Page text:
Recognized by other musicians as one of the most gifted, searching and inventive pianists since Keith Jarrett, Mehldau’s quiet interlude of solo pieces on this release are complicated, but also plainly beautiful. With comparisons to Chopin, Brahms and Schumann in influence and structure, there is still plenty here for Jazz ears to enjoy. Mehldau’s light deft touch is an easy musical vehicle to escape with.

11. Feels Like Home – Norah Jones (Blue Note, 2004)

Jones’ country soft-toned soothing voice didn’t stop her from mixing Jazz and blues styling into the compositional soup. With special guest performances by Dolly Parton, Levon Helm of The Band and Jazz drummer extraordinaire Brian Blade, Jones adds her personal voicings to each cut, even covering Ellington’s Melancholia, retitled as “Don’t Miss You At All.” The undertones and slow pace of these songs make for a wonderful unwind experience to any stressful day.

12. Esperanza – Esperanza Spaulding (Heads Up, 2008)

At the age of 20, bassist, vocalist and composer Esperanza Spaulding became the youngest instructor in the history of Berklee College of Music. With a lightness and carefree timbre to her voice, Esperanza carries these songs–mostly originals–with a twist of Jazz fusion, Brazilian samba beats and even hip-hop. It’s hard not to sway with the commanding rhythm of these compositions, alternating between calmness and intensity.

13. Liquid Spirit – Gregory Porter (Blue Note, 2013)

Enter into the gospel church of the soulful, passionate and poignant sound of Porter’s voice. Each song rings with meaning and power made richer by the artist’s expression, particularly on No Love Dying and Hey Laura. The lyrics and melodies also combine to match the strength of Porter’s voice. This release is a deliverance of emotion.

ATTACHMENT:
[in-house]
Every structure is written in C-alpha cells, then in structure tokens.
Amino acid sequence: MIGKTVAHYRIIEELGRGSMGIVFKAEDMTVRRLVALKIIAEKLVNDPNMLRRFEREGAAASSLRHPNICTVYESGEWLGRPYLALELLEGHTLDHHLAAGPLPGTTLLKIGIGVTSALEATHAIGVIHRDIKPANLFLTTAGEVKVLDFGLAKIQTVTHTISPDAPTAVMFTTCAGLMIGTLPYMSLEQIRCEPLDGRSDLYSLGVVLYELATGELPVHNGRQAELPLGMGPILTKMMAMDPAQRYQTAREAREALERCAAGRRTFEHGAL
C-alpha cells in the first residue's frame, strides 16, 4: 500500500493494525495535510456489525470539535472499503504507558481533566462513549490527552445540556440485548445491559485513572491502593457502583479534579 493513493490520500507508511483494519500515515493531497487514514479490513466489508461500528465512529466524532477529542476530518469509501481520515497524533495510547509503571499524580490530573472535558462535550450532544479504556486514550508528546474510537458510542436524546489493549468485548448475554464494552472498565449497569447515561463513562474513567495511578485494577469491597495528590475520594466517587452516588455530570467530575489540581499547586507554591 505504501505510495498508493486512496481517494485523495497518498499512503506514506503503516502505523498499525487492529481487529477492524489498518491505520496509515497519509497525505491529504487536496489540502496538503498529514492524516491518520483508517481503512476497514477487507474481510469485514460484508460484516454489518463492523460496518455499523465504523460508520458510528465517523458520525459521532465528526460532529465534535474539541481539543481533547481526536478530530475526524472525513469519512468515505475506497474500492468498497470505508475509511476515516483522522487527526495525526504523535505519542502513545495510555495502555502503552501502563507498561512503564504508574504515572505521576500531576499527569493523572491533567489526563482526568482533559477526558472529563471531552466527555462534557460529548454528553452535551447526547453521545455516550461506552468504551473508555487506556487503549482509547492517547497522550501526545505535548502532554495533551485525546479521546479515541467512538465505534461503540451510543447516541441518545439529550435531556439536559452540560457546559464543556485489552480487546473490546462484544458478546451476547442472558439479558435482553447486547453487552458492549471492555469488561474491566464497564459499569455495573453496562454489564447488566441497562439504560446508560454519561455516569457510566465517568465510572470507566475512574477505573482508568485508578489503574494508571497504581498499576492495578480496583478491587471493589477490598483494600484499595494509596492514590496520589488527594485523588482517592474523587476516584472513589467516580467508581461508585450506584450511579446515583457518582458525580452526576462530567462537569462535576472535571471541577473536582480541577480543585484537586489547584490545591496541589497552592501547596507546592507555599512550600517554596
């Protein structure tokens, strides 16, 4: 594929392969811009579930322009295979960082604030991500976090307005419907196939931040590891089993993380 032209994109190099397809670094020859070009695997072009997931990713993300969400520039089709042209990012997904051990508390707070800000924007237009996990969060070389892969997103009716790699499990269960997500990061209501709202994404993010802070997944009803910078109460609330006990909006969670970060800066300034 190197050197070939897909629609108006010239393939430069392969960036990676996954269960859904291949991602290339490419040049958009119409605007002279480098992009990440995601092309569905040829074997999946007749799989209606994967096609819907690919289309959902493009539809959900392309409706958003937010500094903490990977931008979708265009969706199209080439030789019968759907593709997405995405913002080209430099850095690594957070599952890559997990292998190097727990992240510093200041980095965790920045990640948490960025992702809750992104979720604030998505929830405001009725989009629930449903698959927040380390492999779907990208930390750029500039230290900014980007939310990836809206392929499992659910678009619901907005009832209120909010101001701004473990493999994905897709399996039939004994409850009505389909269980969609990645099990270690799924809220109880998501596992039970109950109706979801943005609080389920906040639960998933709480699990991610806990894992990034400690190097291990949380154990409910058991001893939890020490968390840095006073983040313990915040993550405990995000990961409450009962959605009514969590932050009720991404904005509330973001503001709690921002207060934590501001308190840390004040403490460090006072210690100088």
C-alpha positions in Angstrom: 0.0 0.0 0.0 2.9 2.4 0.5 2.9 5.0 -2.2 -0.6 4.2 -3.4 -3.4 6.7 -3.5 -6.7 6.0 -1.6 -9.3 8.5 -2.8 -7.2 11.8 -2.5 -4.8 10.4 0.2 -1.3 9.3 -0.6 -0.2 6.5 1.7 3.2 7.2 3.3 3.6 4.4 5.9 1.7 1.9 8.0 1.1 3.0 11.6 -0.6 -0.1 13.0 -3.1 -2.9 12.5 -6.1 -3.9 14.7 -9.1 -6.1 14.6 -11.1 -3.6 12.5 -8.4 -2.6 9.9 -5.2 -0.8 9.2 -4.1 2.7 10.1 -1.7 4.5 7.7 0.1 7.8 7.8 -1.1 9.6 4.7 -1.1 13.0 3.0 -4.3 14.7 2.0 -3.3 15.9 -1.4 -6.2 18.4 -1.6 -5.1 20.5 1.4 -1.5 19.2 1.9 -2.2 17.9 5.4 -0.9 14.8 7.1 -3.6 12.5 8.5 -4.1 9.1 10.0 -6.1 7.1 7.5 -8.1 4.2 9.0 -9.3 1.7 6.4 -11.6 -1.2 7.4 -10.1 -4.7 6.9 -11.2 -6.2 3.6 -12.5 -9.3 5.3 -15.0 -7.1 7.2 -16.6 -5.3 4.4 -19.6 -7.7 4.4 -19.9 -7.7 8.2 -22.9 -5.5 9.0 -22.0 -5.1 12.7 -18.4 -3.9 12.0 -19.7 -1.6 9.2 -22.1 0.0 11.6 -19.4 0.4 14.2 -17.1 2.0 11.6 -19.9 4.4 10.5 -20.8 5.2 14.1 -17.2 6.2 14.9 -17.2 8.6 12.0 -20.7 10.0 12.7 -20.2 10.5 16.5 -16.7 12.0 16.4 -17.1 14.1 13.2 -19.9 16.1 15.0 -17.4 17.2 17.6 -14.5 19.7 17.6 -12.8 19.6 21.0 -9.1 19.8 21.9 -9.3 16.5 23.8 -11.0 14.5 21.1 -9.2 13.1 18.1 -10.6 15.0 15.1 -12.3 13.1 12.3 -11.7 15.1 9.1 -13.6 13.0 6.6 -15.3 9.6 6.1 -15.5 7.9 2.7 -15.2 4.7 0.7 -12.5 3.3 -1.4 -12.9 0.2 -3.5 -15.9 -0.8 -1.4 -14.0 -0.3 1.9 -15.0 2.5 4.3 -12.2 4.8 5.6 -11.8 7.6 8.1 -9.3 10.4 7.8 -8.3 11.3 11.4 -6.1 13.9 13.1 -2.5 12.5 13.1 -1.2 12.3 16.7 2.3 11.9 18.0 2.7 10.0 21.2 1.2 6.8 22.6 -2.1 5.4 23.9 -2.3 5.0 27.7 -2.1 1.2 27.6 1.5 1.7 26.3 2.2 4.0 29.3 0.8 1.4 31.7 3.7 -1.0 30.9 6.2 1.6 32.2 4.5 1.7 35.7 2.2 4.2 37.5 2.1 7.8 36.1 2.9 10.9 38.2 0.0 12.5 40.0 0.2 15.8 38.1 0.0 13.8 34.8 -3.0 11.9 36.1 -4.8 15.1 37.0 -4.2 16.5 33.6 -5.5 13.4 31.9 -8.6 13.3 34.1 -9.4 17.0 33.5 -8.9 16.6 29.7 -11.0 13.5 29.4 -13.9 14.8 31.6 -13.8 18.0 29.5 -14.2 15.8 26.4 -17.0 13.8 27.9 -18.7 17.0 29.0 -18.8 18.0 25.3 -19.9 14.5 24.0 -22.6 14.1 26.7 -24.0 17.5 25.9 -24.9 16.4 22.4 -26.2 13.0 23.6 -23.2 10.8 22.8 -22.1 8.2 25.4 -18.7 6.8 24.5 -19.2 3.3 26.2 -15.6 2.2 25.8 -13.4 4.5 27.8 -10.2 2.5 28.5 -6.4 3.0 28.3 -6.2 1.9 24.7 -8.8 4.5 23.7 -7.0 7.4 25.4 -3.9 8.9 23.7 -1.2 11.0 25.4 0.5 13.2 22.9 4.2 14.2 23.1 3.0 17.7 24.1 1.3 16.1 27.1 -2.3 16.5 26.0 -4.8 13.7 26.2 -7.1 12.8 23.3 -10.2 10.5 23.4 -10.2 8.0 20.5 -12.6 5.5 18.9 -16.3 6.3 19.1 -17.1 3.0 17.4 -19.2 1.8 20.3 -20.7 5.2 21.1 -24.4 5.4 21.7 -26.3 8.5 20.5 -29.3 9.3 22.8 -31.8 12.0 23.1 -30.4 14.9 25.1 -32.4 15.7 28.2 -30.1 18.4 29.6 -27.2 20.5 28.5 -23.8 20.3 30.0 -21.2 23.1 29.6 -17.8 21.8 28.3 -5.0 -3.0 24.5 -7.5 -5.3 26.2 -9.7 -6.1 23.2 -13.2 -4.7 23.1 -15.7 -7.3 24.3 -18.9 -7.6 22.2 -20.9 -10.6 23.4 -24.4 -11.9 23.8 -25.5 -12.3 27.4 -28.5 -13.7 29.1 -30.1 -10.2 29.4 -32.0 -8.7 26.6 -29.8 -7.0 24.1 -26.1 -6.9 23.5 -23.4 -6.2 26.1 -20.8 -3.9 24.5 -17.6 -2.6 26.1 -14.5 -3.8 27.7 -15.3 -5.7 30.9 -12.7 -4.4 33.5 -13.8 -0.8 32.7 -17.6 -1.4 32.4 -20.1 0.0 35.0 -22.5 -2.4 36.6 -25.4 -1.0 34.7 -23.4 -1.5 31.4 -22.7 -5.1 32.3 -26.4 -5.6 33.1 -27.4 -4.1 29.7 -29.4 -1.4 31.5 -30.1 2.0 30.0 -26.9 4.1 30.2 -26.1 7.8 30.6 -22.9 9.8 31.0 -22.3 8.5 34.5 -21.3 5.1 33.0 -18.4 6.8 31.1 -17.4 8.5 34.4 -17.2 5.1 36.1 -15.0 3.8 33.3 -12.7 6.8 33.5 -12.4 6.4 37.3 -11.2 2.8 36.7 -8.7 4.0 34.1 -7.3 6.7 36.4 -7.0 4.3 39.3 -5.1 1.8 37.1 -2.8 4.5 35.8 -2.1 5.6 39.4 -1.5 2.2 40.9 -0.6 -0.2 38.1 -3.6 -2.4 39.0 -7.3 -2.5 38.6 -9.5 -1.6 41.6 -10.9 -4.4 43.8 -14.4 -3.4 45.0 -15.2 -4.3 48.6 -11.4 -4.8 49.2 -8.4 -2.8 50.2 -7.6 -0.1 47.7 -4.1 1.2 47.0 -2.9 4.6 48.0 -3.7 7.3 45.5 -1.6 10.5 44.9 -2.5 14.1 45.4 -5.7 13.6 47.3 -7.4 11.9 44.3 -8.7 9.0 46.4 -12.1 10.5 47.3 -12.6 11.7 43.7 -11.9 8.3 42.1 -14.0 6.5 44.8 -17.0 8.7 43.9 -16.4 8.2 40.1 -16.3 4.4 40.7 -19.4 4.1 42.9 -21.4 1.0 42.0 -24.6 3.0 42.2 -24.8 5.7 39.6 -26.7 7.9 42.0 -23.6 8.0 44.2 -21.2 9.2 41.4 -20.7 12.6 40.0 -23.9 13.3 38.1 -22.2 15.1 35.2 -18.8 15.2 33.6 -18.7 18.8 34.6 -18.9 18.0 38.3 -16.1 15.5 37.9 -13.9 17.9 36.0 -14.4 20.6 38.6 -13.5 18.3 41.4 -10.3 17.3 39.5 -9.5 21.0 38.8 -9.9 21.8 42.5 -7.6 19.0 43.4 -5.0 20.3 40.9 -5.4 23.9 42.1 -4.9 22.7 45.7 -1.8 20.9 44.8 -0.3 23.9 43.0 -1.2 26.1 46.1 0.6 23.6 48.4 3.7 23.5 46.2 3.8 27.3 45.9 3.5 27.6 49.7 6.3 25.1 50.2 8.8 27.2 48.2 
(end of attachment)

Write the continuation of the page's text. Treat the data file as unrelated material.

14. The Thompson Fields – Maria Schneider Orchestra (ArtistShare, 2015)

Orchestral jazz composer, arranger, conductor and musician Maria Schneider takes you on a pastoral walk through the Midwest farmland of her youth with textures of notes that create a mood for each piece. Beautiful melodies floating on rich chords are found in this ensemble of songs with autobiographical titles linking her memories, such as  Walking by Flashlight and The Monarch and the Milkweed.

15. Dreams and Daggers- Cécile McLorin Salvant (Mack Avenue, 2017)

Winning the Thelonious Monk competition in 2001 for Jazz vocalist and since then receiving accolades from reviewers including the Downbeat Magazine Critic’s Poll, as well as a Grammy Award for Best Jazz Vocal Album in 2016, Salvant’s vocal talent is both technical and lyrical. A 2-disc set that first delivers studio recordings of curated classic standards and several originals, Salvant takes you into the vibe of the Village Vanguard with trademark nuanced phrasing and seductive range. Billie Holiday, Sarah Vaughan and Ella Fitzgerald can all be heard in her voicing, but Salvant remains a singular artist through her own unique interpretations.

To quote the master and legend himself, Louis Armstrong, “what we play is life.”

No better advice can be offered about the general nature of Jazz. So, during these challenging times of stay at home orders and social distancing, don’t forget to add the music!